Light-rail construction could begin in two weeks

In just over two weeks, Sound Transit expects to break ground on the first mile of light rail in Seattle.

The Federal Transit Administration (FTA) could sign a long-awaited $500 million federal grant agreement within days, clearing the last political hurdle in the path of the $2.44 billion, 14-mile line from downtown Seattle's Westlake Center to Tukwila.

Yesterday, the Sound Transit board agreed to comply with a handful of final conditions demanded by U.S. Rep. Ernest Istook, R-Okla., who had bottled up the grant for months in his transportation funding subcommittee. Despite his misgivings that the Seattle project won't reduce traffic congestion, Istook relented in a letter Wednesday to the FTA.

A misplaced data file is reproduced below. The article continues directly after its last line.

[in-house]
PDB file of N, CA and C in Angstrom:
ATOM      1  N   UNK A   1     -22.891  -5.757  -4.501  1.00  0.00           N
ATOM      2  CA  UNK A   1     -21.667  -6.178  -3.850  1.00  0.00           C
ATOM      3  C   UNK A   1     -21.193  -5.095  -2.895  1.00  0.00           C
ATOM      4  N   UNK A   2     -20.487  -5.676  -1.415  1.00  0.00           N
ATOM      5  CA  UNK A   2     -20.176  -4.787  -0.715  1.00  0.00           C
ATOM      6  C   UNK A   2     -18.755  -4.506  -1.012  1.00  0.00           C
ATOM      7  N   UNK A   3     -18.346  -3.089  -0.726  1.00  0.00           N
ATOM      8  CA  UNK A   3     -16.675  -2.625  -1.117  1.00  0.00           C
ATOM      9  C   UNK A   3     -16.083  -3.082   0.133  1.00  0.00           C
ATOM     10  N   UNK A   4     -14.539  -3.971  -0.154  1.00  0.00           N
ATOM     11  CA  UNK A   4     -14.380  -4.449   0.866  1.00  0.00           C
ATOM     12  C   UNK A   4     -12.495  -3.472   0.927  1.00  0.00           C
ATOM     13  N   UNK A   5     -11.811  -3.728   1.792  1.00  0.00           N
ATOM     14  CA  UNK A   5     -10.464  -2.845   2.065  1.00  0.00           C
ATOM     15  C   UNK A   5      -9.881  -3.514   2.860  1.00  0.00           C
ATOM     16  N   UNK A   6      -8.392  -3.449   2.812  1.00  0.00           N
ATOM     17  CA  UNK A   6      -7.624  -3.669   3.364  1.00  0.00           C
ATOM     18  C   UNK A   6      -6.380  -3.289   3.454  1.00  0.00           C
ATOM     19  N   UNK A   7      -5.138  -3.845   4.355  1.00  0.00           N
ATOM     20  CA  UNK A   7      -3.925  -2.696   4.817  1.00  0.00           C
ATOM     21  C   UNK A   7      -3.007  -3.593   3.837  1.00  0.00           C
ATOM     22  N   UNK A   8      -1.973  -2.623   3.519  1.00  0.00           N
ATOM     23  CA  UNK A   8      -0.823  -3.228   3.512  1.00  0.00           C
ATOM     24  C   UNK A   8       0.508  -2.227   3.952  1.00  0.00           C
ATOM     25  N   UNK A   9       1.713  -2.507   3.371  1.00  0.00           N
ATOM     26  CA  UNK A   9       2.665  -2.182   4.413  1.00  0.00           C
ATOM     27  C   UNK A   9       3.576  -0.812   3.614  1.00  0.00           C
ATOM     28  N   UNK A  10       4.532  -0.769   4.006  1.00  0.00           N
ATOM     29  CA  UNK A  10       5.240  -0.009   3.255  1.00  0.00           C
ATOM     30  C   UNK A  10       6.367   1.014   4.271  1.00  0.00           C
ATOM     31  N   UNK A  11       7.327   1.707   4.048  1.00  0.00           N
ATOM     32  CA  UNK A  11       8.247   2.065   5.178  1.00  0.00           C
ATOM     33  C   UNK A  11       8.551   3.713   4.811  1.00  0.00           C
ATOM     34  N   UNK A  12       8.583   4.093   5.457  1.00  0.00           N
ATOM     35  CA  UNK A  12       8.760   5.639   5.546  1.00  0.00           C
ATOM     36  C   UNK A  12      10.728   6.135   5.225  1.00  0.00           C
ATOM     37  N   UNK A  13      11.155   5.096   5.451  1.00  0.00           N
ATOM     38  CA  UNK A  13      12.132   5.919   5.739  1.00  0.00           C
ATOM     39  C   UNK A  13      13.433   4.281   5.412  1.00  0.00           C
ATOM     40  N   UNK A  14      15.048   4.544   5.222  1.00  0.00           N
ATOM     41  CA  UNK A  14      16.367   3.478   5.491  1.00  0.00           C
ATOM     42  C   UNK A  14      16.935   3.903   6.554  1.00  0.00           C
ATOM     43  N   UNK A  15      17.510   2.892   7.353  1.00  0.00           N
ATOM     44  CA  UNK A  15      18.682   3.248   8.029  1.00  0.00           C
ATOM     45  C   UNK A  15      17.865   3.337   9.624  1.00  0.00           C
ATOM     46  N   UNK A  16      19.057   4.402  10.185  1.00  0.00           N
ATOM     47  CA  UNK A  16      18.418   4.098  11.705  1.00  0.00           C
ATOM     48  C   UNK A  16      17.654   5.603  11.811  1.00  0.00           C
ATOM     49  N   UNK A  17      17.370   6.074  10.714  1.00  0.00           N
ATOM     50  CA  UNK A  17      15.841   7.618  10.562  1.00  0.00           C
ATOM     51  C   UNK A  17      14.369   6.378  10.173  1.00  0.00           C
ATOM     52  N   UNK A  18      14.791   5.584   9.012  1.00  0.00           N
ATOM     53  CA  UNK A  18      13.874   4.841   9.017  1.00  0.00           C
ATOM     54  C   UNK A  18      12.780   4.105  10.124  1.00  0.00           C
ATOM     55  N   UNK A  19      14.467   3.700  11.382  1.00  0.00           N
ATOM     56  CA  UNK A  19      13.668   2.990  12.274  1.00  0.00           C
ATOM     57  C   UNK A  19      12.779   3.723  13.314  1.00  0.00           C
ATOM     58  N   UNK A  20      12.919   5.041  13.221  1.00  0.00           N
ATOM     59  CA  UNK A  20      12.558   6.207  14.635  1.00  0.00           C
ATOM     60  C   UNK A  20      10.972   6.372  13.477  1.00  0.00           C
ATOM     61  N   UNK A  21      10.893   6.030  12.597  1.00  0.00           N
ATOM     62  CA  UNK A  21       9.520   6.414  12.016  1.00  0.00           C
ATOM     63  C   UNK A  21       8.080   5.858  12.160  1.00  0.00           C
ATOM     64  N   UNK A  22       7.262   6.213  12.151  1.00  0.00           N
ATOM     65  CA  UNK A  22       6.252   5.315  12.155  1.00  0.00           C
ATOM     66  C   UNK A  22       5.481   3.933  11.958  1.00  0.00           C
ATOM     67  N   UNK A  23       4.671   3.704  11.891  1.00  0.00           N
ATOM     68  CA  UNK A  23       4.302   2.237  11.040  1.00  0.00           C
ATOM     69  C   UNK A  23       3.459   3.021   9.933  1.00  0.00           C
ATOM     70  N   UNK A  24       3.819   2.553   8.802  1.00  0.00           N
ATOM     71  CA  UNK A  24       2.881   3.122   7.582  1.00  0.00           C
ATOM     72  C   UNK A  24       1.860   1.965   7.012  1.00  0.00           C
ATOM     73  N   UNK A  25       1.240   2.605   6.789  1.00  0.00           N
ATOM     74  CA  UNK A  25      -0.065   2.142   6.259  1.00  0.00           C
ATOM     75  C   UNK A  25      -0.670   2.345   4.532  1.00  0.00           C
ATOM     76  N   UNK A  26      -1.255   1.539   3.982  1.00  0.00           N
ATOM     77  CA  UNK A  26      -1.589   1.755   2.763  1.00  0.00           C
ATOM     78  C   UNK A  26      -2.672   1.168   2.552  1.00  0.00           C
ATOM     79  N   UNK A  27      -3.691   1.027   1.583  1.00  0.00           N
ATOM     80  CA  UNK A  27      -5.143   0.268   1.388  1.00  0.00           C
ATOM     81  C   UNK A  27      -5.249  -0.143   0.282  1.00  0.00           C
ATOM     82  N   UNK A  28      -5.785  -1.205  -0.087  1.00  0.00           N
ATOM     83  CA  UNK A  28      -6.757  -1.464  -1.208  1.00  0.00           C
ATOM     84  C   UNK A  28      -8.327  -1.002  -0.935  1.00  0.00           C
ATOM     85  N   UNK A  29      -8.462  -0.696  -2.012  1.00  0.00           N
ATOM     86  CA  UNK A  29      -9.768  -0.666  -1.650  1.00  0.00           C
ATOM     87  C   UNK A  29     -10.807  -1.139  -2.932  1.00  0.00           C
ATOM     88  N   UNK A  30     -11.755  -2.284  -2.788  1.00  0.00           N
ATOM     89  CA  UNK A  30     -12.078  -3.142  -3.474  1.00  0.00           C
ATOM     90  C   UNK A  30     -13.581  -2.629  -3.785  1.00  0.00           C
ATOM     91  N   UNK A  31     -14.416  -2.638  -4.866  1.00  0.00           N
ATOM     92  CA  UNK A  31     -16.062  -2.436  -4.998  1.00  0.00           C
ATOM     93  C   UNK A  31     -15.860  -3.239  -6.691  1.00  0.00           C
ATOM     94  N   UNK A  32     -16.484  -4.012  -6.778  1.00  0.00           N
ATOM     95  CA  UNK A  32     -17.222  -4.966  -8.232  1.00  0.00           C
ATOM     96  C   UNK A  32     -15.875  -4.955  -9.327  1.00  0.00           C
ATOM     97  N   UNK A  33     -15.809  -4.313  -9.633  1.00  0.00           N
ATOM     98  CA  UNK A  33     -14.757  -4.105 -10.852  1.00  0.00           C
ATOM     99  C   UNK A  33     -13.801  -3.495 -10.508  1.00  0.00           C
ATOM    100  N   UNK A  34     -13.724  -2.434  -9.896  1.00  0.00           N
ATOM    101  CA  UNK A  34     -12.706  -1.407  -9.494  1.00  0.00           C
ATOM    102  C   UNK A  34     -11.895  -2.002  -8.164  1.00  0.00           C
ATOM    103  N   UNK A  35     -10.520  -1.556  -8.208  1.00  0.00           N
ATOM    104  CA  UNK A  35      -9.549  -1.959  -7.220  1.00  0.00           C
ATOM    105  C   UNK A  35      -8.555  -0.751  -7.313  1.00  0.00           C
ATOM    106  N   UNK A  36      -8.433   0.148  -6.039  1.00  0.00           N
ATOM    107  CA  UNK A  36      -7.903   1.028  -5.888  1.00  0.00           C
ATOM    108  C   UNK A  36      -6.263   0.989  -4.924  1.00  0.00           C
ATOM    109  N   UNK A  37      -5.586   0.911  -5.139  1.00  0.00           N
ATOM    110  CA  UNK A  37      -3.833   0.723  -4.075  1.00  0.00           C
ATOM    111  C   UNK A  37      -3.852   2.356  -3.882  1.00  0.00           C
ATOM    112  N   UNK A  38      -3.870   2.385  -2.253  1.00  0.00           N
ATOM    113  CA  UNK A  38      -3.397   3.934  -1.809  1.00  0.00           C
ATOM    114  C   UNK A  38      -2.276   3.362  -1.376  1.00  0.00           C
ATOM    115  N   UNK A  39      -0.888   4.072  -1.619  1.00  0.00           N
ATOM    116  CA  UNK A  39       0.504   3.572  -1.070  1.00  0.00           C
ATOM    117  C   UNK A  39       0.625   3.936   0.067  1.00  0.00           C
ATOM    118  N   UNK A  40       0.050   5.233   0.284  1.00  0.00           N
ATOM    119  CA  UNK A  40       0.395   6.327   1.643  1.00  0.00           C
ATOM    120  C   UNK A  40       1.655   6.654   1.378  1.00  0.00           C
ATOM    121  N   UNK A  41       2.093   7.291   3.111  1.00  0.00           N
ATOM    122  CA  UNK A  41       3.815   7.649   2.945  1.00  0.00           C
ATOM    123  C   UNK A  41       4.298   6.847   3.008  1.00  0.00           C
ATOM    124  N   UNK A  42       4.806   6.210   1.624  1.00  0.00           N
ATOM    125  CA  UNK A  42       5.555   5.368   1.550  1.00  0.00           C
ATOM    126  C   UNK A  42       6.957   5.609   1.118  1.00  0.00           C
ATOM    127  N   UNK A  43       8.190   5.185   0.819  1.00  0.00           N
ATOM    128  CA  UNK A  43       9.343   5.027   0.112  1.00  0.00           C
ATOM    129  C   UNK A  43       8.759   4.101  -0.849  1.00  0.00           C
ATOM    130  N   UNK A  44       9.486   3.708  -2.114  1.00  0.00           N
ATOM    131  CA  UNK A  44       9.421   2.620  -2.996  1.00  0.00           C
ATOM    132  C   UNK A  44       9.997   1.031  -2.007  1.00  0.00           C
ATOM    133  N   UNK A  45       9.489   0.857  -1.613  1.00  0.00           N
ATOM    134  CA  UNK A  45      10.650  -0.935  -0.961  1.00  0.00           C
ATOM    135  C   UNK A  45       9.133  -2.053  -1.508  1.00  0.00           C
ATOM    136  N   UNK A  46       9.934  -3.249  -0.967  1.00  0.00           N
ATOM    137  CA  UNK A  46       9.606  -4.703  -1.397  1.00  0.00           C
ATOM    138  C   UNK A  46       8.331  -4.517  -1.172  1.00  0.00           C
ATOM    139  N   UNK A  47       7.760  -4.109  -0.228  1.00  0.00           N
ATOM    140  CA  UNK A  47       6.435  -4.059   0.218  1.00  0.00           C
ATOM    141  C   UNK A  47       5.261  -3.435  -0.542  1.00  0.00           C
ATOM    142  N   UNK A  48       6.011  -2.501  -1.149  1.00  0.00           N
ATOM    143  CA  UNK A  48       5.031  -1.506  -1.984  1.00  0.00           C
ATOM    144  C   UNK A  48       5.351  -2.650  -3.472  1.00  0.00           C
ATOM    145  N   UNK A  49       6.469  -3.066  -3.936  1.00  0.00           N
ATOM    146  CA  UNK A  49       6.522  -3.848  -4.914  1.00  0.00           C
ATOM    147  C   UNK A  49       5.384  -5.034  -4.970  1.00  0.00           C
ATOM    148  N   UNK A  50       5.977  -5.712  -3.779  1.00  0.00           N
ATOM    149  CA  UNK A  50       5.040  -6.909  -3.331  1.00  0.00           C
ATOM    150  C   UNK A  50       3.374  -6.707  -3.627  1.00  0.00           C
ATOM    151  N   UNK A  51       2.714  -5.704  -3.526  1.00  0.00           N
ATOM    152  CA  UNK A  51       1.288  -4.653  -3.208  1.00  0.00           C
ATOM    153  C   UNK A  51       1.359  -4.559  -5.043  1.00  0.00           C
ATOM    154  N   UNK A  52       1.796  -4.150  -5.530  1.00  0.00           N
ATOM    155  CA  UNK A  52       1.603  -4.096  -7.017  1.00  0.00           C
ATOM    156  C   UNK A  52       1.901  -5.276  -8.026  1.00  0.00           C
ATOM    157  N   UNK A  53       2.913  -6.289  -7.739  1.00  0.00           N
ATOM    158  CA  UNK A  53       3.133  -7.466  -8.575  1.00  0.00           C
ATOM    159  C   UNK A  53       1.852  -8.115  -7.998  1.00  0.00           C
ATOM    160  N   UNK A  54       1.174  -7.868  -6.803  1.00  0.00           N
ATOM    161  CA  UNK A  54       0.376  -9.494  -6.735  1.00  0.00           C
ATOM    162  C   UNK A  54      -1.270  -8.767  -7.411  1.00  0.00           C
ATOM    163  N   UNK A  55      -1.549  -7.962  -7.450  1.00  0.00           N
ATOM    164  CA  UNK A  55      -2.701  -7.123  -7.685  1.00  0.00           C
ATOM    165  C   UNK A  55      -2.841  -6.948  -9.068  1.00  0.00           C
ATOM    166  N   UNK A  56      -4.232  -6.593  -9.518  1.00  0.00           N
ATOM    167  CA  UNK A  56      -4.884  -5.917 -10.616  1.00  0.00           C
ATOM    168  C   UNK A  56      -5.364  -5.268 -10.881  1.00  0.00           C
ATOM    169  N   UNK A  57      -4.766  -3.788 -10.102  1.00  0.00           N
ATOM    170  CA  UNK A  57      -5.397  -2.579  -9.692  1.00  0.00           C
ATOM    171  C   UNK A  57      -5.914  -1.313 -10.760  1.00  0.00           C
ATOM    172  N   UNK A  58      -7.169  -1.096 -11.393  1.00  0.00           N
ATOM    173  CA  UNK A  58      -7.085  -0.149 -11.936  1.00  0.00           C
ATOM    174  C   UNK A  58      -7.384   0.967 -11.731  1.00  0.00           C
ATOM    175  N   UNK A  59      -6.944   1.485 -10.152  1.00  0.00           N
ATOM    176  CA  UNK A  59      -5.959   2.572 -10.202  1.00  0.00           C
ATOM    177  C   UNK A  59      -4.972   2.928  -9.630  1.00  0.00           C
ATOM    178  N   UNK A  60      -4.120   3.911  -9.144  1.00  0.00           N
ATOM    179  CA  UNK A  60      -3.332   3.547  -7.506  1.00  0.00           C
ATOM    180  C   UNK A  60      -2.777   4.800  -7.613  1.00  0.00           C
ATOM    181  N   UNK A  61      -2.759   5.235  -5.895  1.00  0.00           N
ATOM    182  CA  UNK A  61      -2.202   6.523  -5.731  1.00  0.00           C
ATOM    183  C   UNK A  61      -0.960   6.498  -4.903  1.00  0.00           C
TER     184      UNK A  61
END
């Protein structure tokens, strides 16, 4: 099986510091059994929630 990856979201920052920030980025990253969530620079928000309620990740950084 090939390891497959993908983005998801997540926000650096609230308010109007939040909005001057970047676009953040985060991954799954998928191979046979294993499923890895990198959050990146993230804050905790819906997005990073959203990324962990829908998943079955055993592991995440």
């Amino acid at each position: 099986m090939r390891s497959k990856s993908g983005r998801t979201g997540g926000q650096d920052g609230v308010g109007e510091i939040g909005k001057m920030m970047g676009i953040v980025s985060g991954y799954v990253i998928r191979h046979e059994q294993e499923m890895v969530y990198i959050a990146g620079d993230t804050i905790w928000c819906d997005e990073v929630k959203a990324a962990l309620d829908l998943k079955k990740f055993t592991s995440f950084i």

Snohomish County Executive Bob Drewel, a Sound Transit board member, portrayed the breakthrough as a sign the region is regaining its swagger.

"A couple years ago, when we were working this project over, we were on the heels of WTO, the dot-com bust that may or may not be over, Boeing moving its headquarters," Drewel said.

"There were a number of folks who have made the statement that this region could think and act like a region, and could bring the region back in the eyes of the world, in the eyes of this country. The action (yesterday), the importance of it, could not be overstated."

King County Executive Ron Sims, Sound Transit's board chairman, invoked a football metaphor. The project is running toward the goal line, he said, with no tacklers ahead.